The tumor microenvironment and its contribution to tumorigenesis has been a focal highlight in recent years. A two-way communication between the tumor and the surrounding microenvironment sustains and contributes to the growth and metastasis of tumors. Progression and metastasis of hepatocellular carcinoma (HCC) have been reported to be exceedingly influenced by diverse microenvironmental cues. In this study, we present a 3D-culture model of liver cancer to better mimic in vivo tumor settings. By creating novel 3D co-culture model that combines free-floating and scaffold-based 3D-culture techniques of liver cancer cells and fibroblasts, we aimed to establish a simple albeit reproducible ex vivo cancer microenvironment model that captures tumor-stroma interactions. The model presented herein exhibited unique gene expression and protein expression profiles when compared to 2D and 3D mono-cultures of liver cancer cells. Our results showed that in vivo like conditions cannot be mimicked by simply growing cancer cells as spheroids, but by co-culturing them with 3D fibroblast with which they were able to crosstalk. This was evident by the upregulation of several pathways involved in HCC, and the increase in secreted factors by co-cultured cancer cells, many of which are also involved in tumor-stroma interactions. Compared to the conventional 2D culture, the proposed model exhibits an increase in the expression of genes associated with development, progression, and poor prognosis of HCC. Our results correlated with an aggressive outcome that better mirrors in vivo HCC, and therefore, a more reliable platform for molecular understanding of HCC.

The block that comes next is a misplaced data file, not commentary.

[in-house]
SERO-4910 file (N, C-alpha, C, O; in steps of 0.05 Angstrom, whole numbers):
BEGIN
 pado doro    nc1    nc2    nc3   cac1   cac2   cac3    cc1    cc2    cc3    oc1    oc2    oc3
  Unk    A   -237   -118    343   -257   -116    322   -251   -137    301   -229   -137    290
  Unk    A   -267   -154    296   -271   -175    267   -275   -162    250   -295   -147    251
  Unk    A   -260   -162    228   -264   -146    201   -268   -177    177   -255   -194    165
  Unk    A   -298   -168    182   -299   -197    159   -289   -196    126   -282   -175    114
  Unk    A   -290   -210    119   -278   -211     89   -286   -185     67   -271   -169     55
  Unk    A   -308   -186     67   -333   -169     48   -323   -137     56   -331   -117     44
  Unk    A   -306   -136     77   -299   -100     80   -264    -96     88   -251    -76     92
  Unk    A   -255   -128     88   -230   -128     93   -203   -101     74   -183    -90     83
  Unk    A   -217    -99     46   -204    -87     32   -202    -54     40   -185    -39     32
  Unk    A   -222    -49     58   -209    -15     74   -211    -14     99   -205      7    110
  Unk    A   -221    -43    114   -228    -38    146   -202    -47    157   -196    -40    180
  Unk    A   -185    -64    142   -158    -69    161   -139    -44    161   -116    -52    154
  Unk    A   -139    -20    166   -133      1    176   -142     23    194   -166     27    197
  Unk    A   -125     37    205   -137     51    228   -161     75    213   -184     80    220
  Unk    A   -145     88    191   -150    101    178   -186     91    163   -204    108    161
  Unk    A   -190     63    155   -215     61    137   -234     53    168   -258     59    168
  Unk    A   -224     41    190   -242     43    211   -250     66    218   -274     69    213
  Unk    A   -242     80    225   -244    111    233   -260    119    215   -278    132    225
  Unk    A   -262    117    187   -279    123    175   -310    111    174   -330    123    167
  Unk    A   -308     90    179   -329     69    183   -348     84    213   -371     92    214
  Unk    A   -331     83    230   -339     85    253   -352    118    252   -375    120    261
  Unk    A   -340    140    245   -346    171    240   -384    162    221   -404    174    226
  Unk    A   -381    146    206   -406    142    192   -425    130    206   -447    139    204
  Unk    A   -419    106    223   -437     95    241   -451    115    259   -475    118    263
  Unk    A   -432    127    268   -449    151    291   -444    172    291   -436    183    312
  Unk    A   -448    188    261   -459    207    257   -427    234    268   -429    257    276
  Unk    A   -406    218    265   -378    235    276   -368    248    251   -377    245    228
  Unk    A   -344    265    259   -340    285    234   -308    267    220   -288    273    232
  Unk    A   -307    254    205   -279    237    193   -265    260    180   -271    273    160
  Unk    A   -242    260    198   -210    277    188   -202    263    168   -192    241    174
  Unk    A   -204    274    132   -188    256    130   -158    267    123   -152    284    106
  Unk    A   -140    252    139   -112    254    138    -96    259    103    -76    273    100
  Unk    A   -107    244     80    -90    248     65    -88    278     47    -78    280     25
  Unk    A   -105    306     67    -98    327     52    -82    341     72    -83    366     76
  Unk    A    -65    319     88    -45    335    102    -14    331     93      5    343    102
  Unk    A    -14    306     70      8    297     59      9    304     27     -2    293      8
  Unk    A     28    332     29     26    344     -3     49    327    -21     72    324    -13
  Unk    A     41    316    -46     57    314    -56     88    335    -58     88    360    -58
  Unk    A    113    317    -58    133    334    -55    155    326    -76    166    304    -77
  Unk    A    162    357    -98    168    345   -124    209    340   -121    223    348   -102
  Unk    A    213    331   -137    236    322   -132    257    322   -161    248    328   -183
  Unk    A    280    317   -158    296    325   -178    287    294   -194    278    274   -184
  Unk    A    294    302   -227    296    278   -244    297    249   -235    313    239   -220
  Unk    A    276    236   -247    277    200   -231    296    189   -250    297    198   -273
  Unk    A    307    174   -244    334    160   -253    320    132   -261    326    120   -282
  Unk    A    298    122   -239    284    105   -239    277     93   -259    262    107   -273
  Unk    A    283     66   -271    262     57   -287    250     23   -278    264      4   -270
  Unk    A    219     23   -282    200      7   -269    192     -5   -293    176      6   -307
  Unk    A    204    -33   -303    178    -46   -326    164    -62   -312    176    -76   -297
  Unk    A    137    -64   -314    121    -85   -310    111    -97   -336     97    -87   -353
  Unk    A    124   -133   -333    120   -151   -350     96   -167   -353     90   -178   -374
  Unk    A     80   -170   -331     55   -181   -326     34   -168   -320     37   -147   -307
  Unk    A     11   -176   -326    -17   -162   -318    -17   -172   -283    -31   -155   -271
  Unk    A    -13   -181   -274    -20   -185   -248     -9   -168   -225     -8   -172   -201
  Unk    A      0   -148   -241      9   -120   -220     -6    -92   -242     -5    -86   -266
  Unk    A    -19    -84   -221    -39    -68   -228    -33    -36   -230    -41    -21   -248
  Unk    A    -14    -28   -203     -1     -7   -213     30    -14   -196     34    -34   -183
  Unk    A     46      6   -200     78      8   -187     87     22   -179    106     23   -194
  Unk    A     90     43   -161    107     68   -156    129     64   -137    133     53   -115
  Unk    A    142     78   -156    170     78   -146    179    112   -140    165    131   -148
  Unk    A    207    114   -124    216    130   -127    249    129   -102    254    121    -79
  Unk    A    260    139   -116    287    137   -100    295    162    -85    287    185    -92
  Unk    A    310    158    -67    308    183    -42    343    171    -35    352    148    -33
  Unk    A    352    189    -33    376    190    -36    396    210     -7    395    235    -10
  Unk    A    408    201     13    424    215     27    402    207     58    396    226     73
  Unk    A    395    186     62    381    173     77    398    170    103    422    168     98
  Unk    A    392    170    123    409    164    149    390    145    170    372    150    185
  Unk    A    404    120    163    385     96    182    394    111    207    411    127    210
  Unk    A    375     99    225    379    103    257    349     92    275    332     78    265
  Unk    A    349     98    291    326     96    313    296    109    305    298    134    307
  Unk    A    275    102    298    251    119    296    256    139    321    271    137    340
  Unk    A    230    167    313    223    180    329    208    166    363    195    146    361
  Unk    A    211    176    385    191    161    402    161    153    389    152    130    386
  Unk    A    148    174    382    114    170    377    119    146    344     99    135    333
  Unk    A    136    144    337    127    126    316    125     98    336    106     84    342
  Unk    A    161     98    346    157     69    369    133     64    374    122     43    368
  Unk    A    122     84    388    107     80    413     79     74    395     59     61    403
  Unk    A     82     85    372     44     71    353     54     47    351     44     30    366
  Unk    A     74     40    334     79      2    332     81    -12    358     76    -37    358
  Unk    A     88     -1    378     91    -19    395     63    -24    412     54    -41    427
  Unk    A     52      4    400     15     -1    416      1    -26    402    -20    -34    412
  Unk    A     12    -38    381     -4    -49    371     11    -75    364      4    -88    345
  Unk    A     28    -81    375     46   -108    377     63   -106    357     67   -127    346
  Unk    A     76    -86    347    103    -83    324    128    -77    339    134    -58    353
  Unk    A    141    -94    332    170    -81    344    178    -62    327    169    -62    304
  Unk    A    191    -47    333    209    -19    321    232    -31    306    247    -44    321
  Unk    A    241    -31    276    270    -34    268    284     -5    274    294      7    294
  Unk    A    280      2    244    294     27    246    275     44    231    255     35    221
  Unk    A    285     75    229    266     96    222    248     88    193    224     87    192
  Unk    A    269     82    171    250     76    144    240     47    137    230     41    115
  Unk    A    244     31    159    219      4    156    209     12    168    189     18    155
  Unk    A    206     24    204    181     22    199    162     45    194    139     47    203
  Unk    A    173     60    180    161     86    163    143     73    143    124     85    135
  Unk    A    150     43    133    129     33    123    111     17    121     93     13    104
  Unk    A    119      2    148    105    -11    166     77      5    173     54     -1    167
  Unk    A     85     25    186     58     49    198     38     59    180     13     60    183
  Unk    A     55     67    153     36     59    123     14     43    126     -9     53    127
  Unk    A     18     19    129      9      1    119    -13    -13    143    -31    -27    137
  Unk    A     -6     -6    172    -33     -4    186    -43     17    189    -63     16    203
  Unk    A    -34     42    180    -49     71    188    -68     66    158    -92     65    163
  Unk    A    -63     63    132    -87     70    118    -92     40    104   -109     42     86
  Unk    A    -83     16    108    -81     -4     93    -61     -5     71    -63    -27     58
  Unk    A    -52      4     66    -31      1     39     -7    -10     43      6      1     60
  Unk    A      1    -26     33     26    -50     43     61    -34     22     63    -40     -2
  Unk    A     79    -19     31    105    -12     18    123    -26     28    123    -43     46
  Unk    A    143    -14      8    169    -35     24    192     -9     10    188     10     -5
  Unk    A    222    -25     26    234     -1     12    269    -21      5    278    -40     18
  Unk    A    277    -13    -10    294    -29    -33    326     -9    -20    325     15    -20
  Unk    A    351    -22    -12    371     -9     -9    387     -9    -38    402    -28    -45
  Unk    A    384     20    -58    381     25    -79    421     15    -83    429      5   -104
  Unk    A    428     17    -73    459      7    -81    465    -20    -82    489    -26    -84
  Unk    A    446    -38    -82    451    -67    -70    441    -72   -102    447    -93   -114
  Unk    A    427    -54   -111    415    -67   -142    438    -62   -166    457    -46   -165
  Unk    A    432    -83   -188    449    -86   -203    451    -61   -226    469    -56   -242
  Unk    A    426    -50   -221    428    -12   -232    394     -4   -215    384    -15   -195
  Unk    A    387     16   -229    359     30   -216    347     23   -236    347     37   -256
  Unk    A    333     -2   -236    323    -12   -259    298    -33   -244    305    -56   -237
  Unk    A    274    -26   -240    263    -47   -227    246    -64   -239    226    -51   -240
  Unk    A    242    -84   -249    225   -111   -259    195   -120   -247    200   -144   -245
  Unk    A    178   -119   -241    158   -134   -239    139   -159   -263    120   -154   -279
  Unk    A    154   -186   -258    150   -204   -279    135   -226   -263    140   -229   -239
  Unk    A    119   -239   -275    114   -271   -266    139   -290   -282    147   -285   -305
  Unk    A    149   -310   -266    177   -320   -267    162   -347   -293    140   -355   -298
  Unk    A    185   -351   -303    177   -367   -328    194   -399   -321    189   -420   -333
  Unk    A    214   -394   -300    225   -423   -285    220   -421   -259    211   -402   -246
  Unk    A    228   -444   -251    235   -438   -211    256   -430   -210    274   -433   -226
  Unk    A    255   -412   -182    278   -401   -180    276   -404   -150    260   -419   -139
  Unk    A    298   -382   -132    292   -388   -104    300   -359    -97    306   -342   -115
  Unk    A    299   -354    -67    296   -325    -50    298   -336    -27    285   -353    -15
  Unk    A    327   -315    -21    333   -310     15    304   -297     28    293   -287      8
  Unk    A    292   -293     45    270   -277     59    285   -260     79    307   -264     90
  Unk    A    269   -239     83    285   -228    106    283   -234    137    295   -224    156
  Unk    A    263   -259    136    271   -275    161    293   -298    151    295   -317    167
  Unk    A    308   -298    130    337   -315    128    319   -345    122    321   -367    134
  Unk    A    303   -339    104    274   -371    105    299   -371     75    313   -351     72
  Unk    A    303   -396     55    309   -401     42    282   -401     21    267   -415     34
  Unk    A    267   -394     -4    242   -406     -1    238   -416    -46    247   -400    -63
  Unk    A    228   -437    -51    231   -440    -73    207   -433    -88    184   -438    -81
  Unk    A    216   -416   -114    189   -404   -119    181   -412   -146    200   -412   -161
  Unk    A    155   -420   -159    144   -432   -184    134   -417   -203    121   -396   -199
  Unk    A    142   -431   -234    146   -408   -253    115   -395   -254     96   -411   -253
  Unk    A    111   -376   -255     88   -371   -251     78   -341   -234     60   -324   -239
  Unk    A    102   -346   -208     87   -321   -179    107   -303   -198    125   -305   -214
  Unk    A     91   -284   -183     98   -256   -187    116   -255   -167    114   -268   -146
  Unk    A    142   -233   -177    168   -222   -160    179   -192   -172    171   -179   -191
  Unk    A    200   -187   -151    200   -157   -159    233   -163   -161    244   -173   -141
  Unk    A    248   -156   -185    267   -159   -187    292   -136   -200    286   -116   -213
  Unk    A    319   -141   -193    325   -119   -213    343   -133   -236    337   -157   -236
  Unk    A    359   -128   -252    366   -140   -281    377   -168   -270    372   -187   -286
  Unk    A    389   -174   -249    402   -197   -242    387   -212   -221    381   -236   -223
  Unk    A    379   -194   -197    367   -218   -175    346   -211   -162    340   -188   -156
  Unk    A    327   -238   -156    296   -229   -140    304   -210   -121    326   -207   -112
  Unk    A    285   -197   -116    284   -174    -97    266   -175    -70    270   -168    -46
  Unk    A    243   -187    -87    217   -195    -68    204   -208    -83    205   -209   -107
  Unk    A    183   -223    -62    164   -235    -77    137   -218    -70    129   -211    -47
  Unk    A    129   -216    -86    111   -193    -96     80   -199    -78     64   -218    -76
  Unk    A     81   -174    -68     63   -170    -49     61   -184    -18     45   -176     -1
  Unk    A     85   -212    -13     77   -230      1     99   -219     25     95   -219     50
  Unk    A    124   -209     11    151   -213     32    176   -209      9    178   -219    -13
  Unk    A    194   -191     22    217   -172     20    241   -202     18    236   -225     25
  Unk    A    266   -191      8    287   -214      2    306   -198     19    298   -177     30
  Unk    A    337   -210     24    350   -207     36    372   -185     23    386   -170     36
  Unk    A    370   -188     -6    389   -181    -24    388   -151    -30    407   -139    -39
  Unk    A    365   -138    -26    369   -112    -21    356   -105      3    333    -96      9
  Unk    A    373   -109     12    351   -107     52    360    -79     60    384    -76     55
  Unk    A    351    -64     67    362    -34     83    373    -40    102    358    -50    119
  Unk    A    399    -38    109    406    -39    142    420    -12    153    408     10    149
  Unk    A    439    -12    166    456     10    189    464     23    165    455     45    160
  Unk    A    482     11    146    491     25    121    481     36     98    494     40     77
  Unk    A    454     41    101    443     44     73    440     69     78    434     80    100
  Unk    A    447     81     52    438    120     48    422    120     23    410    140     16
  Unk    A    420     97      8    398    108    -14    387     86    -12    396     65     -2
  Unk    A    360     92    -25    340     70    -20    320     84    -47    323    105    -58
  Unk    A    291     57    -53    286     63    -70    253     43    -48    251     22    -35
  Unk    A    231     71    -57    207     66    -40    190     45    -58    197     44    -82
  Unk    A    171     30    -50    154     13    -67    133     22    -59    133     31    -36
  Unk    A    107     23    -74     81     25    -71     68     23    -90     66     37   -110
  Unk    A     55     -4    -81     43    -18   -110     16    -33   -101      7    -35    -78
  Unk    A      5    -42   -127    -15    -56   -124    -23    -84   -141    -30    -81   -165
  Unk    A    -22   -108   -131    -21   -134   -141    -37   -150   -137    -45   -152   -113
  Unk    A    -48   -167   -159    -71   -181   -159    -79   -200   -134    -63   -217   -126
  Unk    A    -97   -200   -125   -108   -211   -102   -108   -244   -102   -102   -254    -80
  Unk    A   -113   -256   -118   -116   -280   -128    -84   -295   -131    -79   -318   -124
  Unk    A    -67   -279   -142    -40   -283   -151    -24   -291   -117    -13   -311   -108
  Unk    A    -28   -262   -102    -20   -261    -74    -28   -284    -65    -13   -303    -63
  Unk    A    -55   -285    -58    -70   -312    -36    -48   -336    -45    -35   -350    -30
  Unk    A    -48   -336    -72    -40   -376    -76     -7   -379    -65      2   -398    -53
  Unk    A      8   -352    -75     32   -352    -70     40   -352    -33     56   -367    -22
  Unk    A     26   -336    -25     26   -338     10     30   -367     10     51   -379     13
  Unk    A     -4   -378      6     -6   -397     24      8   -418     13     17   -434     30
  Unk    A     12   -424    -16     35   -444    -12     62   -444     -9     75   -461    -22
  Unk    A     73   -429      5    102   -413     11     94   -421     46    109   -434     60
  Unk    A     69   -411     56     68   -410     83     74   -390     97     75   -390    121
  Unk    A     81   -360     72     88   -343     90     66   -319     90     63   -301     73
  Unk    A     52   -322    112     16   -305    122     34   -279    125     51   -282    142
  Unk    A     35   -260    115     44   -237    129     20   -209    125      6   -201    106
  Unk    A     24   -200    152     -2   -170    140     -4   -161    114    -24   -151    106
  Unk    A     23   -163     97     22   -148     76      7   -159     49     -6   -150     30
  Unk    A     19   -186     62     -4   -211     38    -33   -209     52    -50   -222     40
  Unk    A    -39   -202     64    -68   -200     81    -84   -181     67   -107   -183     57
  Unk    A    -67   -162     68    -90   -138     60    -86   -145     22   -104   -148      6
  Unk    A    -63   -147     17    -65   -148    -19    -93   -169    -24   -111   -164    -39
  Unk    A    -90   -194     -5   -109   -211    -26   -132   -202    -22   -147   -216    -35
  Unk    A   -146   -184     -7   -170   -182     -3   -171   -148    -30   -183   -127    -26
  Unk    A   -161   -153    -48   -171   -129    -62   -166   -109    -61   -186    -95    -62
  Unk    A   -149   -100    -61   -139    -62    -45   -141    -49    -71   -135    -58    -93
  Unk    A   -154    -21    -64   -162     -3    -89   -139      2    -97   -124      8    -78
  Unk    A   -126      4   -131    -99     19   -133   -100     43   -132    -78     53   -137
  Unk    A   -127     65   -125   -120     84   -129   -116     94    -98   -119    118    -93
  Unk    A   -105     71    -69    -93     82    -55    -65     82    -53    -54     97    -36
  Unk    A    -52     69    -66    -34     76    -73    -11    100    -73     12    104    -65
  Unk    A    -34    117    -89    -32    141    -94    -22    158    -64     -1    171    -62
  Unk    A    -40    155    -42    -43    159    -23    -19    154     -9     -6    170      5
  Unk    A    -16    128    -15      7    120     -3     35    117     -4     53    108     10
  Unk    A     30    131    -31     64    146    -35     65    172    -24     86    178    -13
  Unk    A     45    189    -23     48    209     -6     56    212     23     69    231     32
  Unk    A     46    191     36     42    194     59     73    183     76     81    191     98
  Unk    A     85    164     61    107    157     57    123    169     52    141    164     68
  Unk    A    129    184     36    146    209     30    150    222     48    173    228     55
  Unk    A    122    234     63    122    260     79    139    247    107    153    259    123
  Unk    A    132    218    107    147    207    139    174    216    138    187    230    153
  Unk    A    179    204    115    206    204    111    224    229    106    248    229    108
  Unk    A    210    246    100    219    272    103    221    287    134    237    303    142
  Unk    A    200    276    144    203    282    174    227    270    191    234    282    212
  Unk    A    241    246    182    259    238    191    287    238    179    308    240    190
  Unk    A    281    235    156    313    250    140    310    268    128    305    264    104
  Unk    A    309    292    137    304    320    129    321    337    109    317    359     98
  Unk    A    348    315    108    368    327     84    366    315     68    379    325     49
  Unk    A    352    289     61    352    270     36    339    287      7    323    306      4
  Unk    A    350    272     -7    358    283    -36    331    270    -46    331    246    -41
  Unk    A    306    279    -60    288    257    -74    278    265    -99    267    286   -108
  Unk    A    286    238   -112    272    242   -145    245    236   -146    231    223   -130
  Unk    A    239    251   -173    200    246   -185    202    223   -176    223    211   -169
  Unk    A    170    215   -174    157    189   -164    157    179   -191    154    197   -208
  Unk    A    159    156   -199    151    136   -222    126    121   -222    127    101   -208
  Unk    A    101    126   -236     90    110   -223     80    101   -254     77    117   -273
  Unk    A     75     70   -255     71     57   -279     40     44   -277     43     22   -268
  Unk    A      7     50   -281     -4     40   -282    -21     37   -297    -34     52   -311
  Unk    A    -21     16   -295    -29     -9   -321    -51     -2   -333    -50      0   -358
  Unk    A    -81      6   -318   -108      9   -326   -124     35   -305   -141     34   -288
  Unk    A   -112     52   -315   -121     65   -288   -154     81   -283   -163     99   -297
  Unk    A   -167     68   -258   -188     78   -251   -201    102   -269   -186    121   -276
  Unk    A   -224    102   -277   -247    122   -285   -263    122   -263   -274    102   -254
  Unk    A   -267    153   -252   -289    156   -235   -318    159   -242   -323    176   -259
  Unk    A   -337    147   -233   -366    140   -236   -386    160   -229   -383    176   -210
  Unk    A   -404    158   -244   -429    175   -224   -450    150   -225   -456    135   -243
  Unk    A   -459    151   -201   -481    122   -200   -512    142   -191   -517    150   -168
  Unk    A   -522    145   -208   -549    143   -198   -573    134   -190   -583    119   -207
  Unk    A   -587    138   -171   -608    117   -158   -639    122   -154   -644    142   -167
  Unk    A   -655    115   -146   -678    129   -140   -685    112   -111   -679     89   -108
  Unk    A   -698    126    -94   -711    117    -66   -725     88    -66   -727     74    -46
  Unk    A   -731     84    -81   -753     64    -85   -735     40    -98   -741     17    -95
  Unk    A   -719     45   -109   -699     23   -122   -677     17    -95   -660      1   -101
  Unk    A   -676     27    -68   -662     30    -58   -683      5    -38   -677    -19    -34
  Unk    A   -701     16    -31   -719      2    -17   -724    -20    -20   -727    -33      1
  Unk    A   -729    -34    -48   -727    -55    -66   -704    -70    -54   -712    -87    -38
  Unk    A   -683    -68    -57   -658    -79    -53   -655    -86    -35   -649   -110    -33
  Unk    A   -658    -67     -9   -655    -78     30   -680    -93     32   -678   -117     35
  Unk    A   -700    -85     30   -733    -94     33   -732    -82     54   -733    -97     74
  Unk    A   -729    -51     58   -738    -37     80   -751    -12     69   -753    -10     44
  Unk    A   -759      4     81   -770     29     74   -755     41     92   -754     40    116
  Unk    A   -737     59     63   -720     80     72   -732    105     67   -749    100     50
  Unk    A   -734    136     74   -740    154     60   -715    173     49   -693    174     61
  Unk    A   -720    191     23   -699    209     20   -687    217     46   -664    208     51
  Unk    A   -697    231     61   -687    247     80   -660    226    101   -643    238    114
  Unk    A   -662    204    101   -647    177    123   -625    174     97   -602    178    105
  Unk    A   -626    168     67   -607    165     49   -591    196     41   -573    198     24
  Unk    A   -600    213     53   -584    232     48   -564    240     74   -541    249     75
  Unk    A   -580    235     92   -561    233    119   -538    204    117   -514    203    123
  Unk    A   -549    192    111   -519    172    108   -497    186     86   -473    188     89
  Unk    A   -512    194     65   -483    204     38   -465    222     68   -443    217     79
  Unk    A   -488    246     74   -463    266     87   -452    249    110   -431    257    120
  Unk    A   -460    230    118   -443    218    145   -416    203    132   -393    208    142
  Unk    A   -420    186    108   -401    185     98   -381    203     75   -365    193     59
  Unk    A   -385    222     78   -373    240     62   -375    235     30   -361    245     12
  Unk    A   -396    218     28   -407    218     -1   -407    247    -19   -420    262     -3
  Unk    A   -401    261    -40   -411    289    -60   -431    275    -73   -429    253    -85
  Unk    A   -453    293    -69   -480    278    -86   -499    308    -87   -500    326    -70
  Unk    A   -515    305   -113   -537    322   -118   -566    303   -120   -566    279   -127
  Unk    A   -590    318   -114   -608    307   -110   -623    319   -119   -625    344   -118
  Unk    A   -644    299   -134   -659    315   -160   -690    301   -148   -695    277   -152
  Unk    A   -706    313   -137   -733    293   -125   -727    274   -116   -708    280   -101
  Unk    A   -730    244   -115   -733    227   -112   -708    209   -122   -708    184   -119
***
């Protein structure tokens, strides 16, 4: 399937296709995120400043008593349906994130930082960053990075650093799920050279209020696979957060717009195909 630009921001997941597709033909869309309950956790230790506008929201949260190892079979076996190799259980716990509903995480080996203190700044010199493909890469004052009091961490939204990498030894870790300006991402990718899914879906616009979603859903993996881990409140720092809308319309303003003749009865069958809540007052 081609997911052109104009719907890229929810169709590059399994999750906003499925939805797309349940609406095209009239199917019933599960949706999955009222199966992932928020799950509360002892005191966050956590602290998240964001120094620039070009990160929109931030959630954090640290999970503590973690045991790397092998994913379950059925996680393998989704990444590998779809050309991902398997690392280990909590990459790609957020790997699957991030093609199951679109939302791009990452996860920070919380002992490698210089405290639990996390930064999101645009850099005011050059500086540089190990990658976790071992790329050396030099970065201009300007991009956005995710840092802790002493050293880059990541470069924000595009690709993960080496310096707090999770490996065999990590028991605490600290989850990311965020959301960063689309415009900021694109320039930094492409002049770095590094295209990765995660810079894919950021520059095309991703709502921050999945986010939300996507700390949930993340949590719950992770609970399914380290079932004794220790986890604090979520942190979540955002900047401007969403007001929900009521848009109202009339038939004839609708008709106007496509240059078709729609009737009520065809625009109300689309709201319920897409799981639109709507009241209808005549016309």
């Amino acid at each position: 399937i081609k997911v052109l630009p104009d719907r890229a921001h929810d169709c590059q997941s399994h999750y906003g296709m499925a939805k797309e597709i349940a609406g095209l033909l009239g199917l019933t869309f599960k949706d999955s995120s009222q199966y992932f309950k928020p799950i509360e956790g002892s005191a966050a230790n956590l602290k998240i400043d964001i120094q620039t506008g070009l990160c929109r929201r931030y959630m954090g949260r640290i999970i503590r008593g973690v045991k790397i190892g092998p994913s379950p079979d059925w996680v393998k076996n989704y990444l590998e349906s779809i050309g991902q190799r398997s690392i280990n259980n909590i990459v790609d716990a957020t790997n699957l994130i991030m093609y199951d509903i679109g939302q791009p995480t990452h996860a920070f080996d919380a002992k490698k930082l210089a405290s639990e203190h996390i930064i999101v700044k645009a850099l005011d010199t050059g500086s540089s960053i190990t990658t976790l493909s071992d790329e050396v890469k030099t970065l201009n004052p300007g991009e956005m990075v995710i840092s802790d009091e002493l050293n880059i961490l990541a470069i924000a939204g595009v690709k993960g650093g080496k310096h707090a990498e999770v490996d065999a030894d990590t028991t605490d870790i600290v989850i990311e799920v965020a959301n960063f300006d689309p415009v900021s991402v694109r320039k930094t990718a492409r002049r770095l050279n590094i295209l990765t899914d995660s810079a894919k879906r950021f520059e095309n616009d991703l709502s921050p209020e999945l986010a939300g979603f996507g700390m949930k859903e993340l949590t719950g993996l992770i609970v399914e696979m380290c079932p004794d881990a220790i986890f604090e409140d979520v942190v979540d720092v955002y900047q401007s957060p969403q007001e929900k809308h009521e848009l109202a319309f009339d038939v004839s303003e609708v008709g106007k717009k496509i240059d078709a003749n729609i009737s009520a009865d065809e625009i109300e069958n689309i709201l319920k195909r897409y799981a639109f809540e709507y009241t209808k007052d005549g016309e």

© 2022. The Author(s).